from different vessels of the fleet, from the Naval Brigade-or more properly the Union Coast Guard and the 9th New Jersey, to assist the army in holding the road from the harbor. The party filled six launches carrying six howitzers, and was under the command of Midshipman Benjamin H. Porter, of the Hunchback.

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In the meantime, the army was busily engaged in preparing to land and occupy the shore of the harbor and the road into the interior. The transports were anchored off the mouth of the cove, and the soldiers were rapidly transferred to boats and light draft steamers-one of which, the Cadet, drew but two feet of water. About ten o'clock P. M., a boat load of volunteers from the 5th Rhode Island battalion, guided by Tom, and under the command of Lieutenant Andrews, detailed from the 9th New York to act as Engineer on General Burnside's staff, was sent up the harbor to take soundings and reconnoitre the landing place. The duty was performed with great coolness and intrepidity by the party. The men landed and remained a short time. Just as they were leaving, they were fired upon, and one man was seriously wounded. At a little past. four o'clock in the afternoon, all being ready, the signal to land was given. The steamers started, each towing several boats filled with men. The landing was effected in a most gallant and brilliant manner. The scene was animated and striking beyond description. The boats dashed up to the shore, each vieing with the other, the men jumped overboard as the boats grounded, waded to the land, and, amid cheers of exultation, planted the stars and stripes on Roanoke Island. A detachment of General Foster's brigade had the advance, and the 25th Massachusetts was the first regiment to land. By five o'clock, four thousand men were put on shore. Midshipman Porter's battery was dragged up through the mire, and out on the road, and posted in advance. Two pieces were placed at a fork of the roads, a short distance from the landing. Two pieces were posted about half a mile in advance on the left fork, and two about the same distance on the right. Detachments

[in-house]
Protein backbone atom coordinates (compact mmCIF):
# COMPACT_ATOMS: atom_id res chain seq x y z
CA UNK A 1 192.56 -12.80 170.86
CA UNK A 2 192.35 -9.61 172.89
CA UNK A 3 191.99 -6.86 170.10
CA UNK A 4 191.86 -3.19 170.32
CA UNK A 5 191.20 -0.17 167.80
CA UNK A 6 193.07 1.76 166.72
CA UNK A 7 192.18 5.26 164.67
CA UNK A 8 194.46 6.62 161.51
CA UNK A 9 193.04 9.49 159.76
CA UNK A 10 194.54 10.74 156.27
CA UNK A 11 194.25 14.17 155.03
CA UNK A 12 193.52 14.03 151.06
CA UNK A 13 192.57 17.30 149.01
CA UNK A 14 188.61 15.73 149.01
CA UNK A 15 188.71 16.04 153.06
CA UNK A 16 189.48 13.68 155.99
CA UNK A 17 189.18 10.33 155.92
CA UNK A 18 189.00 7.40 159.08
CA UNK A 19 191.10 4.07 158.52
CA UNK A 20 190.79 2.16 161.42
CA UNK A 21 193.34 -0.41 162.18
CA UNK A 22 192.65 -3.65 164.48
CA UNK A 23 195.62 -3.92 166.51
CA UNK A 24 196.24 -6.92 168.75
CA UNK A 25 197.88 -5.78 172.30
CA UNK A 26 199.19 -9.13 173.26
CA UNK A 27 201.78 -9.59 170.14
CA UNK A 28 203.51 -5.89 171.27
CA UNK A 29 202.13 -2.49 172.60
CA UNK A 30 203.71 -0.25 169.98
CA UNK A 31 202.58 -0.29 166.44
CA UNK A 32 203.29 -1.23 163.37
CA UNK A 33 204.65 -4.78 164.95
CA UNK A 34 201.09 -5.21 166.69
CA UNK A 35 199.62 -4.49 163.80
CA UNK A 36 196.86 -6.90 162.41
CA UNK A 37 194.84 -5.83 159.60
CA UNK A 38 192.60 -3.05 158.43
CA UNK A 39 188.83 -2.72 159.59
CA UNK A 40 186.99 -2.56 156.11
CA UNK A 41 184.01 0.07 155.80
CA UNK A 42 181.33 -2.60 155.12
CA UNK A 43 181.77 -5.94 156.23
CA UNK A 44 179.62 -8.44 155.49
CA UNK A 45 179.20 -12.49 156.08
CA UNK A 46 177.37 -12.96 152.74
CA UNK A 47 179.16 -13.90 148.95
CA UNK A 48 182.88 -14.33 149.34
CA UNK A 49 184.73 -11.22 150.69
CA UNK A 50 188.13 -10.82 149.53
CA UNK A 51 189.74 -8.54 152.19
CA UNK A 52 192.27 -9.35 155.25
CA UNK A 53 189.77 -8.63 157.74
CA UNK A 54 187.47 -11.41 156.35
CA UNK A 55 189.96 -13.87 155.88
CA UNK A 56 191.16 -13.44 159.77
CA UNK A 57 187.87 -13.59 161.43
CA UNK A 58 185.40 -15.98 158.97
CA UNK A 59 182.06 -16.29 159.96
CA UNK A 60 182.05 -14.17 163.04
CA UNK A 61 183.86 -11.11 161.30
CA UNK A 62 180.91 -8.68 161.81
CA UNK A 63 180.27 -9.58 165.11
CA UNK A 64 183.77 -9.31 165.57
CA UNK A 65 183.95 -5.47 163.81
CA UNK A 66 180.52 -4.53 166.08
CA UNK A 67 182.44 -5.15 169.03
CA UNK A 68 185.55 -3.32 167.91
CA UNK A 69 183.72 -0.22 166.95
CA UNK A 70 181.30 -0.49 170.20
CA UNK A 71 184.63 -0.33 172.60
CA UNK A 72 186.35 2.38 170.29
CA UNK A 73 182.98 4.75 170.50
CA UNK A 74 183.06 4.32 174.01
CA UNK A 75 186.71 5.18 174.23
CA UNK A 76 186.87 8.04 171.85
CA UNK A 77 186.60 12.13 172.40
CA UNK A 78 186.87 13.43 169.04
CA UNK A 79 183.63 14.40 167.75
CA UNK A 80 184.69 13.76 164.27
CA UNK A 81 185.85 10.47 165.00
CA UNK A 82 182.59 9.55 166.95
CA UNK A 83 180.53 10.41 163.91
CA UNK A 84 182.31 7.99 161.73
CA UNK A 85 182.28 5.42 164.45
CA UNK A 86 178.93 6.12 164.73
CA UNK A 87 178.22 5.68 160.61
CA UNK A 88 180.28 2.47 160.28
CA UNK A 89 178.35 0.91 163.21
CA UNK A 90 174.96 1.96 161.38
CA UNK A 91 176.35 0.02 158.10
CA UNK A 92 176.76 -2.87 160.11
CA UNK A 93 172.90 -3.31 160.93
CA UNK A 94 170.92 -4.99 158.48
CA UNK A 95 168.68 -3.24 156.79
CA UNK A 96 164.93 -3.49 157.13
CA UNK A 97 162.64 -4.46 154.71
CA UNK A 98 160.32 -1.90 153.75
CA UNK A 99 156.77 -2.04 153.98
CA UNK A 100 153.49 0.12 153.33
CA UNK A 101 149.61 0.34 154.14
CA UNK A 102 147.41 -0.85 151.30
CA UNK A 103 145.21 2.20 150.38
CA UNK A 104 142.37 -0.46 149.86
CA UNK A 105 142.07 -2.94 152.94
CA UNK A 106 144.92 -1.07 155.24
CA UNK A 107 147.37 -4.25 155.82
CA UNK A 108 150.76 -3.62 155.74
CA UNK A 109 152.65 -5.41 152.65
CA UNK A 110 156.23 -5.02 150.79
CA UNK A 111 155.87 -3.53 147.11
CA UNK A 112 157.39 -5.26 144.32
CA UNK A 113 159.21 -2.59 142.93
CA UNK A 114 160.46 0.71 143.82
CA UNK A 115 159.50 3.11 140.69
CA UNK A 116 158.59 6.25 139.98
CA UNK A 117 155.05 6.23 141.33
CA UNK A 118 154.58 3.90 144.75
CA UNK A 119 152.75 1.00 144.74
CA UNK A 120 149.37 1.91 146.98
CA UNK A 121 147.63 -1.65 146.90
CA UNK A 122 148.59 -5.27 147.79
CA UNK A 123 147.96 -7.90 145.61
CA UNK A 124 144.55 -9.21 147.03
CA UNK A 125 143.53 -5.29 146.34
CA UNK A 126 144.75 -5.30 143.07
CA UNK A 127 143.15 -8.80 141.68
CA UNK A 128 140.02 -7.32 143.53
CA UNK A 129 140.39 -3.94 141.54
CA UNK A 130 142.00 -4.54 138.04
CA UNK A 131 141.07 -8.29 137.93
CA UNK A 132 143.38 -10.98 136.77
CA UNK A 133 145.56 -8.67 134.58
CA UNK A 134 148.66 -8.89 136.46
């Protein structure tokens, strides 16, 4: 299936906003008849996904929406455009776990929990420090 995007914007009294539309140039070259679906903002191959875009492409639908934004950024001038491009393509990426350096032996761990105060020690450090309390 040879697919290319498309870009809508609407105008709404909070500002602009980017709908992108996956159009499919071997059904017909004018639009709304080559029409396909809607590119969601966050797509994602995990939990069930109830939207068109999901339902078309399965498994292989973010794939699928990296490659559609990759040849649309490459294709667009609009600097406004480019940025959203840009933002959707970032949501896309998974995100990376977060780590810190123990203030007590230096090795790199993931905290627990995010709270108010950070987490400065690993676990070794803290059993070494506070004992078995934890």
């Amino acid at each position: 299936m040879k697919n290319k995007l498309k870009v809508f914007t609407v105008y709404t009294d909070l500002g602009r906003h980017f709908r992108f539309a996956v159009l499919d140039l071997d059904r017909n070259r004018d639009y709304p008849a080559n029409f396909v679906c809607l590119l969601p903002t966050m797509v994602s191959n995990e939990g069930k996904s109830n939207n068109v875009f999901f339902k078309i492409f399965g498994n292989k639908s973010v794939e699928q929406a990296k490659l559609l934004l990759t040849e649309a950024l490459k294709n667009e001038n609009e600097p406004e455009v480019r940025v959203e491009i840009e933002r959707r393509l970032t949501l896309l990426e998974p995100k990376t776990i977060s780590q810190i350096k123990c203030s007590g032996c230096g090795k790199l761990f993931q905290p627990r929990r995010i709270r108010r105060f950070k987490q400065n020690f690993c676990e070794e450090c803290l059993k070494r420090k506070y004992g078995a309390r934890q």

from the brigades of Generals Reno and Parke followed that of General Foster so rapidly, that the landing was almost simultaneous. As soon as the troops reached the land, they marched up the island through the swamps and along the causeway, pushing out on the double quick. The remainder of the command was put on shore before ten o'clock. As the night came on, those in the rear lighted their camp fires and made themselves comfortable. Those in front were not so fortunate. They were obliged to be very cautious, as it was not known how' near the enemy was. Indeed General Foster had already discovered an armed party in the woods, and the Delaware and Picket had thrown a few shells for the purpose of dispersing them. The 21st Massachusetts, in support of the battery, passed a wearisome and disagreeable night. No fires could be built, and the discomfort was increased by a heavy rain which continued to fall at intervals through the gloomy hours.

A cold and dismal morning succeeded the cheerless night. But the troops were in the highest spirits, and when the word "Forward!" was given, every man sprang at once, and with the utmost alacrity, to the performance of his duty. General Foster's brigade led the way, and marched with steady step up the narrow causeway. Midshipman Porter's battery fell into the line of march, the men dragging the cannon, following immediately the rear of the 25th Massachusetts. The skirmishers of the advancing column soon came in close contact with the enemy's pickets, who promptly gave the alarm and retired before our approach. A mile and a half further on, the enemy's earthwork was discovered, completely covering and commanding the road, and flanked on either side by a morass, in which every standing place was covered with vines and briars. General Foster deployed his troops, posted his battery, and engaged the enemy with his musketry and howitzers. Little effect was produced, and it was deemed impossible to carry the enemy's battery without reënforcements. The enemy was strongly posted, his artillery was superior to our own, and his infantry had the advantage of fighting behind breastworks.